- Supreme Court Clarifies Union Fees For Non-Members
- June 26, 2012
- Law Firm: Fisher Phillips LLP - Atlanta Office
Today the U.S. Supreme Court handed a victory to employees who choose not to join a union, but who are nevertheless required to pay a fee to the union. Unions are already required to provide a notice to such employees spelling out the specific uses the fees will be put to, and allowing the employee to opt out of paying some of them.
This new ruling holds that a union must provide non-union employees a second notice within the same year should the union choose to issue a supplemental assessment. The Court also determined that the union must provide non-union members the opportunity to object to the supplemental assessment. Knox v. Service Employees International Union, Local 1000.
In non-right-to-work states, employees must either join the union representing them, or if they choose not to join, must pay a fee which is the "equivalent" of union dues. This is usually referred to as an "agency fee," or "fair charge" fee, and is intended to cover the expenses incurred related to the union's exclusive collective bargaining duties.
Prior to imposing the fee the union must, on an annual basis, provide the nonmember employees a notice which includes an adequate explanation of the basis for the fee, a reasonably prompt opportunity to challenge the amount of the fee before an impartial decision-maker, and an escrow for the amounts reasonably in dispute while such challenges are pending. This is referred to as a Hudson notice, after the name of the case which established the requirement, Chicago Teachers Union v. Hudson.
How This Case Arose
The Service Employees International Union (SEIU), Local 1000 is the exclusive bargaining agent for California state employees. Any state employees in the applicable bargaining units who do not join the union must pay a "fair share" fee to the union for its representational collective bargaining efforts.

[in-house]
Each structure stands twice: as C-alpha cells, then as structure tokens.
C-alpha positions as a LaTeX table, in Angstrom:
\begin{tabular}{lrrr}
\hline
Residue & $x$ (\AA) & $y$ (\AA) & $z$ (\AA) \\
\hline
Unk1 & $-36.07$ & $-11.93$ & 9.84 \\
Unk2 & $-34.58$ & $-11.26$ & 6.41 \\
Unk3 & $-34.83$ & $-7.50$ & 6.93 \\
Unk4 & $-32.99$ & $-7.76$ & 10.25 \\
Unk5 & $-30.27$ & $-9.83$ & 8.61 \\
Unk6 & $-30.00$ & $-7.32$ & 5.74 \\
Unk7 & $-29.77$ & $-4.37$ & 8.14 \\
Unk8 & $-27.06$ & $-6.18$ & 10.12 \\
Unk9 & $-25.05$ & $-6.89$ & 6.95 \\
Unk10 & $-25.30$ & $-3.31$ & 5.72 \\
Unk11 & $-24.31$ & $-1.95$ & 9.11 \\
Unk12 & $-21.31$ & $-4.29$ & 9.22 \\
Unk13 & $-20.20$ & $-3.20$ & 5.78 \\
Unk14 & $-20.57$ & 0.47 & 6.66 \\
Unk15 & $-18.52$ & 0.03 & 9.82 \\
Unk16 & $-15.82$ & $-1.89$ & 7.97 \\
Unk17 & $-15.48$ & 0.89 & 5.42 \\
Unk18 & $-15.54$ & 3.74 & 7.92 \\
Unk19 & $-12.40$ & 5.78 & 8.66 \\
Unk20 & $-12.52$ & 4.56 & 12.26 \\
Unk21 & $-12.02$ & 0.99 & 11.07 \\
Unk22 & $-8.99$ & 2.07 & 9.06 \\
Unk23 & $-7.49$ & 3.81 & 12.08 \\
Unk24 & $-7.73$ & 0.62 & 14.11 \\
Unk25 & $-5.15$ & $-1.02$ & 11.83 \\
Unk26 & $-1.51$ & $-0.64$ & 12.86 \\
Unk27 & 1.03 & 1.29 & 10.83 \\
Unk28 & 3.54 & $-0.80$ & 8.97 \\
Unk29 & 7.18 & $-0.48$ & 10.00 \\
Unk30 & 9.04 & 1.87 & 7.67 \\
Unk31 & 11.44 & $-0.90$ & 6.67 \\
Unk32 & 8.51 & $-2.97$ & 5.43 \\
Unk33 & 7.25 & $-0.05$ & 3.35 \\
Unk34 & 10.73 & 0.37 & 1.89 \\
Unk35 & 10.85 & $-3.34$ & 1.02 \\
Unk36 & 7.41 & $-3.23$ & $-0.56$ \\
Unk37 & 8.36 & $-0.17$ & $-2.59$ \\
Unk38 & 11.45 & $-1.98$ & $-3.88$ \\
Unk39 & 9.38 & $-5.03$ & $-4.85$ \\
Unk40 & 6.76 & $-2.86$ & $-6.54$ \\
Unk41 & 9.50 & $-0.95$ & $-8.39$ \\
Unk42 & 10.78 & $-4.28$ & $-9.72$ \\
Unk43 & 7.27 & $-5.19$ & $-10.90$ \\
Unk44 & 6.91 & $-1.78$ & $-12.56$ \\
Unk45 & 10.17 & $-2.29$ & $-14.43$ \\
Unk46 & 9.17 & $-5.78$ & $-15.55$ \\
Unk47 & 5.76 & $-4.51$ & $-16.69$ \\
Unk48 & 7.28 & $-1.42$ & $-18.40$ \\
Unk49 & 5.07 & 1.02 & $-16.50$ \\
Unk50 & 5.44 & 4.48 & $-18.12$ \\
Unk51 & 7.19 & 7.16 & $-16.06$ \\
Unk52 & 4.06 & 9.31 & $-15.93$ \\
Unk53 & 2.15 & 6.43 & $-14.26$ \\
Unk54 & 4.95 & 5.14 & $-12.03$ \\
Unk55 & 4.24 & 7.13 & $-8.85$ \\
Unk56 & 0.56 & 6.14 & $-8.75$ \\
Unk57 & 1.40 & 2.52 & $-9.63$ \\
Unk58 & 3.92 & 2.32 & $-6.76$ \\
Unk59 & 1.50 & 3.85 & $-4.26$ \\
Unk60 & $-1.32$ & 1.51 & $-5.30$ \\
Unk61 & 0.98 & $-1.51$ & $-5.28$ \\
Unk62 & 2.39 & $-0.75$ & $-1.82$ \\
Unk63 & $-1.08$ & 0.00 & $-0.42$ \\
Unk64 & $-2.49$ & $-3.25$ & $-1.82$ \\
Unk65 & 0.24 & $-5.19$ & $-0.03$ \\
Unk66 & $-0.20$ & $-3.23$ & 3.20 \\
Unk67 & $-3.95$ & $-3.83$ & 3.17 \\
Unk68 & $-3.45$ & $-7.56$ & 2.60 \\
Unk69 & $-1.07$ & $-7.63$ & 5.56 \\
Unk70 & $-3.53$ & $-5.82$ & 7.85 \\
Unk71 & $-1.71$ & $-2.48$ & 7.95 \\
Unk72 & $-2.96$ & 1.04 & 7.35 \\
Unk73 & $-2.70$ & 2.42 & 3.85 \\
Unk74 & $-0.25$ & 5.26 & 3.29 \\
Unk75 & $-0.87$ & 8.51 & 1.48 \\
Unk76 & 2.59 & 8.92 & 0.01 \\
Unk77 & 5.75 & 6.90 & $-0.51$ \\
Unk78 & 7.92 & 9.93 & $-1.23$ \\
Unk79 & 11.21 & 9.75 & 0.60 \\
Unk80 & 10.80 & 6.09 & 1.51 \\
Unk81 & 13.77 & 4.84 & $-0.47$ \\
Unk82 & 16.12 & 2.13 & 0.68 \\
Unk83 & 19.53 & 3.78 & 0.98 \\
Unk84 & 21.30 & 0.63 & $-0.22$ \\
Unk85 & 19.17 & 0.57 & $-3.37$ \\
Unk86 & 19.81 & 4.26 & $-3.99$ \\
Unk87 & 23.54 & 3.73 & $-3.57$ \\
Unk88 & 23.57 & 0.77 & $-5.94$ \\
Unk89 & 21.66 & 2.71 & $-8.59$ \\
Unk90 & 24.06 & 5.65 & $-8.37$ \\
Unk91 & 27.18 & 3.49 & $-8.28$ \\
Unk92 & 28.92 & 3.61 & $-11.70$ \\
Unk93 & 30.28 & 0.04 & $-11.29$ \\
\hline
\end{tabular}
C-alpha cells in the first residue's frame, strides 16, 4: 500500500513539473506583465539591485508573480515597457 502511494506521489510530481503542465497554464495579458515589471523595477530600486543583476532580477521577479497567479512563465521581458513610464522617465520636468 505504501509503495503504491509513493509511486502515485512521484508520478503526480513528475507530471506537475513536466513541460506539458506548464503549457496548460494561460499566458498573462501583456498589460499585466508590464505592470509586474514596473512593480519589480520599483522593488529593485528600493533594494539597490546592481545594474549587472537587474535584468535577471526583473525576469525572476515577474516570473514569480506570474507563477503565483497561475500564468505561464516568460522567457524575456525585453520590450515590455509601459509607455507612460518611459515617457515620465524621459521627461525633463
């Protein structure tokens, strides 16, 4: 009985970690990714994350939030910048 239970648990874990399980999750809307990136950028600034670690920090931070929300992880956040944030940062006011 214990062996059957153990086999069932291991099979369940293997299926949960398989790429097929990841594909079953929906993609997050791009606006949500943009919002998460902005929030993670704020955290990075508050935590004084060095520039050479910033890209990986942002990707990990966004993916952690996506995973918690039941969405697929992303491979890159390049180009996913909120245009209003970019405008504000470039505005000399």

The union issues the constitutionally-required Hudson notice to all nonmembers every June. The notice provides nonmembers the requisite explanation as to the basis of the agency fee. It provides information regarding the union's expenditures from the most recently audited prior year, broken down by major category of expense and then, within each category, allocated between "chargeable" and "non-chargeable" classifications. "Chargeable" expenses are those that are germane to the union's representational functions, and can be charged to all nonmembers of the union. "Non-chargeable" expenses are those unrelated to the union's representational functions, such as partisan political expenditures or purely ideological issues.
The financial information in the notice forms the basis for calculating the fee to be paid by nonmembers during the ensuing fee year. The notice also provides that for 30 days after the notice is issued, nonunion employees can object to the collection of the full agency fee, and elect instead to only pay a reduced rate during the upcoming fee year based on the percentage ratio of chargeable expenditures to total expenditures. During that 30-day period, nonmembers can also challenge the union's calculation of its chargeable and non-chargeable expenses, to be resolved by an impartial decision maker. The agency fee is effective from July 1 through June 30 of the following 12 months, at which point the agency fee set forth in the union's next Hudson notice goes into effect.